The same story happens with color grading on the web. If you want to show the main and secondary buttons, you take the main color, reduce the saturation and thus show a secondary. Keep in mind that it is likely that you will need to make the gradation from the main color.

UI Kit by Paul Hatch showing color solutions for different types and states of buttons.

Google recently released a useful plugin for Sketch. It allows you to select color palettes and immediately generates color gradations on both sides.

If we use black on 80-90%, we get the so-called “designer’s color”. The web gives much more opportunities. We, for example, often add blue shades into black: this way it looks noble, more expensive, more design-like. Then we multiply gray ones from the received shade. If you create an identity that will be used in digital, it is worth making black for print and black for a screen.

Graphic patterns that are often found in identity design can be perceived as décor for tabs and colors. That is all about brand image. When I develop an interface, I do not think about the patterns at all, leaving them for later. Patterns in interfaces are decorative solutions that have almost no impact.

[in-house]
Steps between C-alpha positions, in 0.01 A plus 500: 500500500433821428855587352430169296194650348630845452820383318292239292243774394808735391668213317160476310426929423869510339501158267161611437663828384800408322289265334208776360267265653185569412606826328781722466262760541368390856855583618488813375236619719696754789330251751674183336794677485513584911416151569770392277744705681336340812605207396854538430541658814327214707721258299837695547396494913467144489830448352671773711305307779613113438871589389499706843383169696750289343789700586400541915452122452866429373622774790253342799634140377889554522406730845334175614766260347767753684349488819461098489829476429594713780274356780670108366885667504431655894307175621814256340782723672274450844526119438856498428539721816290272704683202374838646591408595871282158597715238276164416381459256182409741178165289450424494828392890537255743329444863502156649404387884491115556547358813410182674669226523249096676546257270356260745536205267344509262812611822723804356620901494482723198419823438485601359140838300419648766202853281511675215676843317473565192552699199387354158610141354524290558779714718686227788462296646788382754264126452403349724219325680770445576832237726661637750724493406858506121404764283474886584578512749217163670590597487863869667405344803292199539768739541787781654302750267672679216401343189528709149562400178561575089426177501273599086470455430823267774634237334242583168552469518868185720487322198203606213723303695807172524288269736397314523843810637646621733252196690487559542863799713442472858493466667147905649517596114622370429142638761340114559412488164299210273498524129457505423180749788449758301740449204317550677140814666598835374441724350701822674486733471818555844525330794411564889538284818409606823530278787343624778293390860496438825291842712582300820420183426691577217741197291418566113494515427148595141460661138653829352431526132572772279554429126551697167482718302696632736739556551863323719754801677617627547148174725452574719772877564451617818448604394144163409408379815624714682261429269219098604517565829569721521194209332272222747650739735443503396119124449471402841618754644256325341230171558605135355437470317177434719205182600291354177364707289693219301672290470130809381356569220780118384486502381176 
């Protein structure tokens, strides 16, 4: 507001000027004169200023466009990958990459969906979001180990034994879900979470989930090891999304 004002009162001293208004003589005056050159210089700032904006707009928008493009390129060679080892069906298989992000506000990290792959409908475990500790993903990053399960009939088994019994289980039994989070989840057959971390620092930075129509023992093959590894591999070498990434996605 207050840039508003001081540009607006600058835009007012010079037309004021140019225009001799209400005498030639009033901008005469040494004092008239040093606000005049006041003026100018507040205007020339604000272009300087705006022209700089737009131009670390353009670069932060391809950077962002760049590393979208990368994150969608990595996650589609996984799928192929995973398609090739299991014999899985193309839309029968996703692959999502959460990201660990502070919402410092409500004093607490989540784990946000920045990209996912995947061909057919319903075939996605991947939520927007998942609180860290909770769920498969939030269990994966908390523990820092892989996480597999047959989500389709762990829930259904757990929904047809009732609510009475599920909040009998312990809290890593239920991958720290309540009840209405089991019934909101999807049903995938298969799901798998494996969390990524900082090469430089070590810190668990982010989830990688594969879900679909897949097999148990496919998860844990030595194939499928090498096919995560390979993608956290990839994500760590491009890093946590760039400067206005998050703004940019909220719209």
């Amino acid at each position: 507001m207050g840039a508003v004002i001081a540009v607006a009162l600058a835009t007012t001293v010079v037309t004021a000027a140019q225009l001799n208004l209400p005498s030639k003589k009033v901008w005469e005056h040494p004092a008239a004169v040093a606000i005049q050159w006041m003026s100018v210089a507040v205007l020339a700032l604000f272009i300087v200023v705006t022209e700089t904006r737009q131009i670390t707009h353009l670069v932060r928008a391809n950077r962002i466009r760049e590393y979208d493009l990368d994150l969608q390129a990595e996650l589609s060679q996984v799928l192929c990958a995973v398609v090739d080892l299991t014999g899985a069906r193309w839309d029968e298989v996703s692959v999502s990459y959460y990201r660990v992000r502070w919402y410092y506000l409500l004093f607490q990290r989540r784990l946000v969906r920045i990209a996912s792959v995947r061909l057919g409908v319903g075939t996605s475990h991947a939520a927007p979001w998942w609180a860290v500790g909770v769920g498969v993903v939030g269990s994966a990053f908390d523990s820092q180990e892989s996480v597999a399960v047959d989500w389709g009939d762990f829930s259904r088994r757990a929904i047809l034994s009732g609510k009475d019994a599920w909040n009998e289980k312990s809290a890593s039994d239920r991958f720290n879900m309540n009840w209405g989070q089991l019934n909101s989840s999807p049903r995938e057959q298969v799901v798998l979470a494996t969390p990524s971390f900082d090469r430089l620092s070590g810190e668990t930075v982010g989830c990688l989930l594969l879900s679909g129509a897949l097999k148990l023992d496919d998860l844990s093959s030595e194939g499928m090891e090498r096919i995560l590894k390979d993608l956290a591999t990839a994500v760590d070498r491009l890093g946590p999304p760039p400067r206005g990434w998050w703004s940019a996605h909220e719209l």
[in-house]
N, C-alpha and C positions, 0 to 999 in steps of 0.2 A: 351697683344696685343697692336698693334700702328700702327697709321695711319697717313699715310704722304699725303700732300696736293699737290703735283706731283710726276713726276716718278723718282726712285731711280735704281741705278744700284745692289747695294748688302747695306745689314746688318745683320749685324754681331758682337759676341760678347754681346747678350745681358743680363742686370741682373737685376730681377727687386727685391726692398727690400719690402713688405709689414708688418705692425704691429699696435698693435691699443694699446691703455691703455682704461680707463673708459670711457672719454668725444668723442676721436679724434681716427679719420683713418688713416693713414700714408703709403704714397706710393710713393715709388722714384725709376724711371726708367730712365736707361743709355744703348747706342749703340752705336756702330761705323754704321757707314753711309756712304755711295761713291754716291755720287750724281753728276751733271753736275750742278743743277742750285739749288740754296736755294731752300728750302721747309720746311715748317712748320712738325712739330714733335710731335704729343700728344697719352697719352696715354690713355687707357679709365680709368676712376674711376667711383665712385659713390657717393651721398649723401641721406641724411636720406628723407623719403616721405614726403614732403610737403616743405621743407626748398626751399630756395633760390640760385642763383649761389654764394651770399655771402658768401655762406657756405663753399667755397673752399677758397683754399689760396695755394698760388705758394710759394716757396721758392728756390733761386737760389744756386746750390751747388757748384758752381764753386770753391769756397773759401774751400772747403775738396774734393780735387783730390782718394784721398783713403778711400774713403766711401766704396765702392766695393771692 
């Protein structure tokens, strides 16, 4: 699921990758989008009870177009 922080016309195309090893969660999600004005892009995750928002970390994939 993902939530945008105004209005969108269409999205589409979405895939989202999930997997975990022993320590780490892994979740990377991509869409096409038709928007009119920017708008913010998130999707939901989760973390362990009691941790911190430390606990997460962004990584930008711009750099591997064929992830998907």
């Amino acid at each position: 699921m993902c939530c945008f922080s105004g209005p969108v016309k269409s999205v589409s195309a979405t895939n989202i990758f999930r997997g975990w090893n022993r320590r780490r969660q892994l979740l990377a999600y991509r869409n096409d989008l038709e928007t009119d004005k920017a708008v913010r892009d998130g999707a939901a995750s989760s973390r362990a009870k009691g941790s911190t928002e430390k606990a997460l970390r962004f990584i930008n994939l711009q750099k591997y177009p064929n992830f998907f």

Fonts are a similar story: they work one way in print but they are different in digital. Anyway, the font is crucially important. Each font has a character, so it’s important to consider the context. For example, all studies say that the Baskerville font feels more trustworthy than Helvetica. But under certain circumstances, perception may change.

I recommend reading “Why fonts matter” by Sara Hidman. It describes the study of fonts perception.

Fonts are perceived at the micro level. Even when you think you do not notice the difference, you notice it.